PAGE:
The name lashleigh has been recorded in British history since the time when the Anglo-Saxons
ruled over the region. The name is assumed to have been given to someone who was a doctor. Throughout the Middle Ages, doctors were known as "leaches" as the practice of bleeding sick people was the generally accepted manner of curing them. There are countless people in the Middle Ages who died thanks to the common cold; not because the virus killed them, but because they bled to death on the advice of their physicians. Bleeding was accomplished by placing a dozen or so leaches on the person who was ill so that they could remove the poisons that were making them ill, hence the name "leach" for the occupation
of doctor. It is small wonder that illness was so feared in the medieval period; many people died from illnesses that would not have otherwise killed them because their doctors were weakening them through loss of blood.
Since the 1970s, Hirudo medicinalis, better known as the European medicinal leech has been routinely used to drain blood after reconstructive surgery, particularly in finger reattachment and reconstructive surgery of the ear, nose, lip, and eyelid.
Early Origins of the lashleigh family
The surname lashleigh was first found in Oxfordshire
where the earliest records of the family were found as Edmund le Leche and William le Leche who were both listed in the Hundredorum Rolls
of 1273. A few years later, Robert le Leche was listed in the Writs of Parliament of 1307. CITATION[CLOSE]
Bardsley, C.W, A Dictionary of English and Welsh Surnames: With Special American Instances. Wiltshire: Heraldry Today, 1901. Print. (ISBN 0-900455-44-6)
Further north in Scotland, many records were found including: Henry Leche held a tenement in Glasgow in 1325. "Henry Leche, is later referred to in a safe conduct by Edward III of England in 1348 as "Hector medicus David de Bruys." From another reference to him in 1369, he turns out to be a MacBeth, perhaps one of the family of hereditary doctors of that name so famous in West Highland history. Wilham de Lech or Leche was burgess of Aberdeen, 1362. He may be William Leche, merchant of Aberdeen, whose goods were plundered in England, 1370, when his ship was driven ashore in Kirklee Rode, Suffolk." CITATION[CLOSE]
Black, George F., The Surnames of Scotland Their Origin, Meaning and History. New York: New York Public Library, 1946. Print. (ISBN 0-87104-172-3) They also settled in Monteith where they gave their name to Leitchtown.
Early History of the lashleigh family
This web page shows only a small excerpt of our lashleigh research.Another 128 words (9 lines of text) covering the years 1150 and are included under the topic Early lashleigh History in all our PDF Extended History products and printed products wherever possible.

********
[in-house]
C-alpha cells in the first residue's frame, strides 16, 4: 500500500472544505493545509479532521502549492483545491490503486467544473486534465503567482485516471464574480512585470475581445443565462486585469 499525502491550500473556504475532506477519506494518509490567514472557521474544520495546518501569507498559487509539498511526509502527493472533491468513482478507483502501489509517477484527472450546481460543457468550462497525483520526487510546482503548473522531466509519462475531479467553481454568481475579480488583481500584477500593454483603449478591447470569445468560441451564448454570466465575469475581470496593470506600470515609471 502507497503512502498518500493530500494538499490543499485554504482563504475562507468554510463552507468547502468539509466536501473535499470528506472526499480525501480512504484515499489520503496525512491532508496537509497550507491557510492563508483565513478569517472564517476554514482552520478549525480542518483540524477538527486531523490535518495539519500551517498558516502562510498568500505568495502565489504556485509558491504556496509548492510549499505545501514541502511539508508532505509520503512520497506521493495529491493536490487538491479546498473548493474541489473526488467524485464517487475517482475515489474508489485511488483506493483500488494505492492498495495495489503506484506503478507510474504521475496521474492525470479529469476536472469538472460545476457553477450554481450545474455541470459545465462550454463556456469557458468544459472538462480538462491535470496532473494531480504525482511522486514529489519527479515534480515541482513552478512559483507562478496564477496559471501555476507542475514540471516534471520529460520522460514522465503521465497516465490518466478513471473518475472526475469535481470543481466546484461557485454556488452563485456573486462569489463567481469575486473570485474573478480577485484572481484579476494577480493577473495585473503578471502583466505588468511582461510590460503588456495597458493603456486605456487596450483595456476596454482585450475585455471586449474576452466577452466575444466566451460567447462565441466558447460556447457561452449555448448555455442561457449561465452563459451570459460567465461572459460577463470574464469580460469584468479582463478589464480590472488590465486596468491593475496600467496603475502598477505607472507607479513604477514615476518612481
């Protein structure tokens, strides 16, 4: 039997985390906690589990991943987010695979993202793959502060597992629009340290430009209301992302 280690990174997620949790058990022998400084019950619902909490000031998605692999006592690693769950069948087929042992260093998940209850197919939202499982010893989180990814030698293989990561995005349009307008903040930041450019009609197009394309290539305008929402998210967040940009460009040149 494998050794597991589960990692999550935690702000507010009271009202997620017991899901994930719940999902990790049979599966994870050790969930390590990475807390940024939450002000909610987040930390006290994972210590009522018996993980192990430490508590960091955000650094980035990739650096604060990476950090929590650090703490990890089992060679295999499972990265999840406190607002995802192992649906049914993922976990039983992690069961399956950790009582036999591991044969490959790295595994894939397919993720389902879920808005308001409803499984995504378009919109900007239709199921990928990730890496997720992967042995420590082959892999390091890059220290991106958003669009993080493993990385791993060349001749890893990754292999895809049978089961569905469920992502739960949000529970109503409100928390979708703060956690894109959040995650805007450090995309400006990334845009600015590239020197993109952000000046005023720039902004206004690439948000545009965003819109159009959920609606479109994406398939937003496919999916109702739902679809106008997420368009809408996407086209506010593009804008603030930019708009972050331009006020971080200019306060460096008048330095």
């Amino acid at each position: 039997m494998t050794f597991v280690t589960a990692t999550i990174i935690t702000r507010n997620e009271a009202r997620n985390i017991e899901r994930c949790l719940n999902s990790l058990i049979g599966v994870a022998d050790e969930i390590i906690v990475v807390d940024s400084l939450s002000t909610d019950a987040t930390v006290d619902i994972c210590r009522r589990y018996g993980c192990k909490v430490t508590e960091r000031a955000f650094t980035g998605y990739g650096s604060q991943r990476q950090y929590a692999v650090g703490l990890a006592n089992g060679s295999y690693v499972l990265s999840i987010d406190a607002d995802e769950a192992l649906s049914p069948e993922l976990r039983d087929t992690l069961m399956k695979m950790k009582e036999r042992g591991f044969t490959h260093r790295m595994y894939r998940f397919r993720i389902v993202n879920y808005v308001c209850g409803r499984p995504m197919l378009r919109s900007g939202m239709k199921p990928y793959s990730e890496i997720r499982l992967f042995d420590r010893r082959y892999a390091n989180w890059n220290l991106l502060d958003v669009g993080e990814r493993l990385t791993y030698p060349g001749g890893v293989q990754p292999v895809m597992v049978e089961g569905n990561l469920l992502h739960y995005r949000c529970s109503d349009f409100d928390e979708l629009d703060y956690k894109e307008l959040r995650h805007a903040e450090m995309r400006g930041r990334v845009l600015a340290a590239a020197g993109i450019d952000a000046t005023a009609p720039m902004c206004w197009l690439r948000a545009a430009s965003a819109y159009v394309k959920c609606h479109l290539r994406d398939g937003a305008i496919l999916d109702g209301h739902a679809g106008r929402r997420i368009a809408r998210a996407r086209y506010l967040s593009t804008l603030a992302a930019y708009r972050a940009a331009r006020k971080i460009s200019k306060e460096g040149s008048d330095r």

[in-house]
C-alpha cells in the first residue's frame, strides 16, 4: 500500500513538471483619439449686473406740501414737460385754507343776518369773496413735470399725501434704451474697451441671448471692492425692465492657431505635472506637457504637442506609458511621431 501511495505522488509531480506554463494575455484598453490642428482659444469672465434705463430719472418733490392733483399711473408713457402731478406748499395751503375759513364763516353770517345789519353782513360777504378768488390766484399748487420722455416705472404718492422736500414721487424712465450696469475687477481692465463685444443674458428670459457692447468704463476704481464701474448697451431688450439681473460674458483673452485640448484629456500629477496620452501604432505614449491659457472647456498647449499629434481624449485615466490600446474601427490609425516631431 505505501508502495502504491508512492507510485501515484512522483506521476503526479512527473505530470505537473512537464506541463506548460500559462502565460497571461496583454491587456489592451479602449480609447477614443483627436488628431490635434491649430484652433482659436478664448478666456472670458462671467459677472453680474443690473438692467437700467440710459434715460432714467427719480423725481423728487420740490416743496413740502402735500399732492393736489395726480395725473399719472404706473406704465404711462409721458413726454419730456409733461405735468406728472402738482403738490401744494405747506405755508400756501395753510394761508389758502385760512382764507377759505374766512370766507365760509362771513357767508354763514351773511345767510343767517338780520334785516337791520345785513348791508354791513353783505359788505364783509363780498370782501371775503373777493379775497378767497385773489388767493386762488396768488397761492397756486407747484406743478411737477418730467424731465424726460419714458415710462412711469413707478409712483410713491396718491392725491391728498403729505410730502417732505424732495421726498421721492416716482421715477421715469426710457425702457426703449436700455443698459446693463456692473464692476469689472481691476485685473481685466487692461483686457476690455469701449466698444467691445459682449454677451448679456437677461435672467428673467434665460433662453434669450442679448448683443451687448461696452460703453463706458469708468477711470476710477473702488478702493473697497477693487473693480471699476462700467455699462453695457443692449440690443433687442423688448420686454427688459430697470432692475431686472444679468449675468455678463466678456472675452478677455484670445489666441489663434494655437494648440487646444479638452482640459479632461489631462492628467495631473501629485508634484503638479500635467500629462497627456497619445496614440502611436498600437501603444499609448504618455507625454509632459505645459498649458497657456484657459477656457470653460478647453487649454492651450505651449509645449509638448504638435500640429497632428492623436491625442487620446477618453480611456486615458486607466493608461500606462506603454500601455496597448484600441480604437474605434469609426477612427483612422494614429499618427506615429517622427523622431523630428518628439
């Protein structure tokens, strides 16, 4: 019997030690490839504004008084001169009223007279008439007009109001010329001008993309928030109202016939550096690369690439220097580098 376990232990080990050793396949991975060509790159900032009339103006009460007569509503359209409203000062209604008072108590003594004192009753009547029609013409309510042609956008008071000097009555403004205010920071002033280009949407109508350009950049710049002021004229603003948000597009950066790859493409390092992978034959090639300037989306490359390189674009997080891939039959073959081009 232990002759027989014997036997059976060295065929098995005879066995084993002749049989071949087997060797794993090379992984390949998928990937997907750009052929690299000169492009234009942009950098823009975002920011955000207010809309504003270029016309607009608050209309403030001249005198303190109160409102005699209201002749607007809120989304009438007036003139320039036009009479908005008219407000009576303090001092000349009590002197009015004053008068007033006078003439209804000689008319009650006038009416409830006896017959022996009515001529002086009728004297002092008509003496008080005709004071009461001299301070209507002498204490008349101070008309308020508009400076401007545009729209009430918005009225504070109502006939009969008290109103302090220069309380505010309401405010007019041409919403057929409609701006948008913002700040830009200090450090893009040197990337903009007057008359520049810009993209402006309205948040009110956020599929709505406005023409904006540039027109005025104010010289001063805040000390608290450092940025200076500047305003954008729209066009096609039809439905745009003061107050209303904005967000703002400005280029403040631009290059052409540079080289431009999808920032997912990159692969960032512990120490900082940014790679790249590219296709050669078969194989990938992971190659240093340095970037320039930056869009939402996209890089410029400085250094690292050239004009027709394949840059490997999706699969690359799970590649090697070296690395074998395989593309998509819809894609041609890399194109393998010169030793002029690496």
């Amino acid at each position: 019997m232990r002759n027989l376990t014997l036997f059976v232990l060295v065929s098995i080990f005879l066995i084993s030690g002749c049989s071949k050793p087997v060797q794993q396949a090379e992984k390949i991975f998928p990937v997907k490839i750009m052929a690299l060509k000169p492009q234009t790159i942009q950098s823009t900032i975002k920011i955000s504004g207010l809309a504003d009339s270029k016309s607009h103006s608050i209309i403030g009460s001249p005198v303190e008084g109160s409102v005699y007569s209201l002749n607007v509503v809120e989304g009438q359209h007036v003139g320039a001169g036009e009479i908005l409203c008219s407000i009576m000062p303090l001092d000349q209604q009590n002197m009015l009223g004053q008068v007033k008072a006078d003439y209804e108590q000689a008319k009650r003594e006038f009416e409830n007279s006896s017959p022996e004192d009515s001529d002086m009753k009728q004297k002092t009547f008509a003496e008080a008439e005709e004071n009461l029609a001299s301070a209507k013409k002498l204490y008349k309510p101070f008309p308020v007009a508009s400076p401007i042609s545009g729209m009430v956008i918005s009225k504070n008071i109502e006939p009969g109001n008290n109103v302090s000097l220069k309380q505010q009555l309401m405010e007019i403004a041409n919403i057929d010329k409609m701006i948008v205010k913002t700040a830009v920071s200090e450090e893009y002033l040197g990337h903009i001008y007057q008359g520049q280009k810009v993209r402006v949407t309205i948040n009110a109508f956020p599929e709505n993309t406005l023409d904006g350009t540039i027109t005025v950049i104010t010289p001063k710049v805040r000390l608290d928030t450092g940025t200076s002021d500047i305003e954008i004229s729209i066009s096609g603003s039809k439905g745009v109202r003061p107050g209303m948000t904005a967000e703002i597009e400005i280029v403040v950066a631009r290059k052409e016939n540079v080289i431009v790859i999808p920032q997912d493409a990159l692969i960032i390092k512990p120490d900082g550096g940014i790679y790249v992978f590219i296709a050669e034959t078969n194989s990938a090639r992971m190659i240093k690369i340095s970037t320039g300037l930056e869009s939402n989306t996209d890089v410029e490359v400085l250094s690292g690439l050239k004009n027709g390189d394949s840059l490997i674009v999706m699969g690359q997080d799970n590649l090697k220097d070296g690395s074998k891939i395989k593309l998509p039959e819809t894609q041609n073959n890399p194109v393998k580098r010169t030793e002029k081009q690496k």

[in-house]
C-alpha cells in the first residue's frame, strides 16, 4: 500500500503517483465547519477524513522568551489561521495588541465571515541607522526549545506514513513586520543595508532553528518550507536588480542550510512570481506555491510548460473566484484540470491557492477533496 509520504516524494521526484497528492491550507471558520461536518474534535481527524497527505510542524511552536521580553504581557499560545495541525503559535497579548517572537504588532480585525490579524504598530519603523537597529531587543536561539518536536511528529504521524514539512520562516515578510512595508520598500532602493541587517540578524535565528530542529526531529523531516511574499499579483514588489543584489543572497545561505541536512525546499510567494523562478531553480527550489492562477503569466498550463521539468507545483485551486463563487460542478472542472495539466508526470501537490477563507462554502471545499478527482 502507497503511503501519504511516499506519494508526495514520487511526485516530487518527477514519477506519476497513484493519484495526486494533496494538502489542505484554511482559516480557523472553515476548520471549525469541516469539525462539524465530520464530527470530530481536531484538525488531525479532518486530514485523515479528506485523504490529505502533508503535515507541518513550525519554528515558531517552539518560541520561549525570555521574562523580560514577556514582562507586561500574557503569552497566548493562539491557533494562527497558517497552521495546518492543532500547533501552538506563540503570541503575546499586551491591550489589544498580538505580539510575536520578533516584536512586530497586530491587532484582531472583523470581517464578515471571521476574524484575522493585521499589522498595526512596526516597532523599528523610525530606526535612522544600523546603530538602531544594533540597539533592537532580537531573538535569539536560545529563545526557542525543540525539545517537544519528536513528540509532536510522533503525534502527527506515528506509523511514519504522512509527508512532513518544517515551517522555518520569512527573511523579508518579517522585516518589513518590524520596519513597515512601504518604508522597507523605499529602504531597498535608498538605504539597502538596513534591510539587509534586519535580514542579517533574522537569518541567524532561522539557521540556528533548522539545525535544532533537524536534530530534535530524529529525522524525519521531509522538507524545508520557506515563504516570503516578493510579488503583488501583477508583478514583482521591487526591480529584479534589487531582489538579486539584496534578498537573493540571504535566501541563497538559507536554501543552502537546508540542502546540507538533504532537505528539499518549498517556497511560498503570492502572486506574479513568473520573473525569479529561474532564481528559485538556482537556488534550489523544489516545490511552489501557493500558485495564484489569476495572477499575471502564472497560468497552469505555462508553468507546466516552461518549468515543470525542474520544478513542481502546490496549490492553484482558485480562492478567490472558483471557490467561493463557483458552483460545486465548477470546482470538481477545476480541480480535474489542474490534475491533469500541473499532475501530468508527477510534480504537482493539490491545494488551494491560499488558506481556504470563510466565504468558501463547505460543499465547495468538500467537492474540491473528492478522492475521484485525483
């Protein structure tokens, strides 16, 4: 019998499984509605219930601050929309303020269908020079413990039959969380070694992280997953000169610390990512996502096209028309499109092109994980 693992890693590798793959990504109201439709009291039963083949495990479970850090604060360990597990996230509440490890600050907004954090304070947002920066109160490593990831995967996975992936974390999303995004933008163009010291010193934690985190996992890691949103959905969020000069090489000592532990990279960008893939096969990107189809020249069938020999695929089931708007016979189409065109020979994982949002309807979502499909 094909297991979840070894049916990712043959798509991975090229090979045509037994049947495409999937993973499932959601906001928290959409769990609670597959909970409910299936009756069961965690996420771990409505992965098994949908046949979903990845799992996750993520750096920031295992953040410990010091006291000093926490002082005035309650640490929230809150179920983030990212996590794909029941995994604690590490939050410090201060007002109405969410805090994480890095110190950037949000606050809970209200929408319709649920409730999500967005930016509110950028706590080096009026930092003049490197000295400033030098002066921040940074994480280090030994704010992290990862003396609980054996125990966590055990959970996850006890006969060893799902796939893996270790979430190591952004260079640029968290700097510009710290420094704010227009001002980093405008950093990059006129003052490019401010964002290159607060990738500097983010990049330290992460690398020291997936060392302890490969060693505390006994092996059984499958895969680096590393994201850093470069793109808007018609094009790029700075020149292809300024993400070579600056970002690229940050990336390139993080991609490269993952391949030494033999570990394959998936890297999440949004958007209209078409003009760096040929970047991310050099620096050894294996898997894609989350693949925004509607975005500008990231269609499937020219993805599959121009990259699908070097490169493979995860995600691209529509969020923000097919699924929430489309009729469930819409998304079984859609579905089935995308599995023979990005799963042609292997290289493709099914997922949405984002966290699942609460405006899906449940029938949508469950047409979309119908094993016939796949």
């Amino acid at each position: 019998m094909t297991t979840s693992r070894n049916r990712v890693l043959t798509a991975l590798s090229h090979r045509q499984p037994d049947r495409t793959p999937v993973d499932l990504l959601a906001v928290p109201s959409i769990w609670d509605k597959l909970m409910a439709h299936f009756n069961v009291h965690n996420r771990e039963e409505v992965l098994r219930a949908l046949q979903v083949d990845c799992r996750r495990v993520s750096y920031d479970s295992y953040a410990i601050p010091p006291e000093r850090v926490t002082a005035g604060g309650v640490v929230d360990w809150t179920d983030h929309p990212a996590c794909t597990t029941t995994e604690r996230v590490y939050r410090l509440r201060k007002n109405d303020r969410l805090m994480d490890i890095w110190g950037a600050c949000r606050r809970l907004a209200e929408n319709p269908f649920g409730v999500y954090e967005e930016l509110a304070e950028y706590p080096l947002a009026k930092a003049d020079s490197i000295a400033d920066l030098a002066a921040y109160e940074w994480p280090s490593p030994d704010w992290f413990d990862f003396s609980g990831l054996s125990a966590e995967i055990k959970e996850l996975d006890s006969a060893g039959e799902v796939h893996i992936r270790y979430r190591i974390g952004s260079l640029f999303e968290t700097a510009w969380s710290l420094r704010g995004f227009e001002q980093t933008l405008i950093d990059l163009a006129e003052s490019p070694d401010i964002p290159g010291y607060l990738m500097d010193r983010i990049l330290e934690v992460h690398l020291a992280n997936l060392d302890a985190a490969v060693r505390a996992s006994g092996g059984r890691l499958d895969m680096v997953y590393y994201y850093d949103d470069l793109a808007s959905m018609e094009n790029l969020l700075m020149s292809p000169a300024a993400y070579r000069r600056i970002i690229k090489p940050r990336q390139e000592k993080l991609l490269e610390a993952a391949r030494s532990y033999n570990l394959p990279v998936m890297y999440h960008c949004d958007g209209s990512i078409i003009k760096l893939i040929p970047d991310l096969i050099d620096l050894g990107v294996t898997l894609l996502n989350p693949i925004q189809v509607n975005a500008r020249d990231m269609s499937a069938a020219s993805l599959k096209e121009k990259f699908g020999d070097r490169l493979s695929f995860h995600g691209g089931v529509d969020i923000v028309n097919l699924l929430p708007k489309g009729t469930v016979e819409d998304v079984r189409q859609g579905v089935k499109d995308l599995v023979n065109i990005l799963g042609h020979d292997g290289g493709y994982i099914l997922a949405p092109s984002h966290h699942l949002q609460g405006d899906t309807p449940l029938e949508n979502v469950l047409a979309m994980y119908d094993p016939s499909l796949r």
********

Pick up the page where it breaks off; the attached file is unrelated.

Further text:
lashleigh Spelling Variations
The first dictionaries that appeared in the last few hundred
years did much to standardize the English language. Before that time, spelling variations
in names were a common occurrence. The language was changing, incorporating pieces of other languages, and the spelling of names changed with it. lashleigh has been spelled many different ways, including Leach, Leech, Leche, Leitch, Leich, Leetch and others.
Early Notables of the lashleigh family (pre 1700)
More information is included under the topic Early lashleigh Notables in all our PDF Extended History products
and printed products wherever possible.
Migration of the lashleigh family to Ireland
Some of the lashleigh family moved to Ireland
, but this topic is not covered in this excerpt.Another 117 words (8 lines of text) about their life in Ireland is included in all our PDF Extended History products and printed products wherever possible.
Migration of the lashleigh family to the New World and Oceana
Thousands of English families in this era began to emigrate the New World in search of land and freedom from religious and political persecution. Although the passage was expensive and the ships were dark, crowded, and unsafe, those who made the voyage safely were rewarded with opportunities unavailable to them in their homeland. Research into passenger and immigration lists has revealed some of the very first lashleighs to arrive in North America: John Leach arrived in Barbados in 1679; with his servants; Lawrence Leach settled in Salem in 1628; Margaret Leach settled in Boston in 1635; Rebecca Leach settled in Virginia in 1639.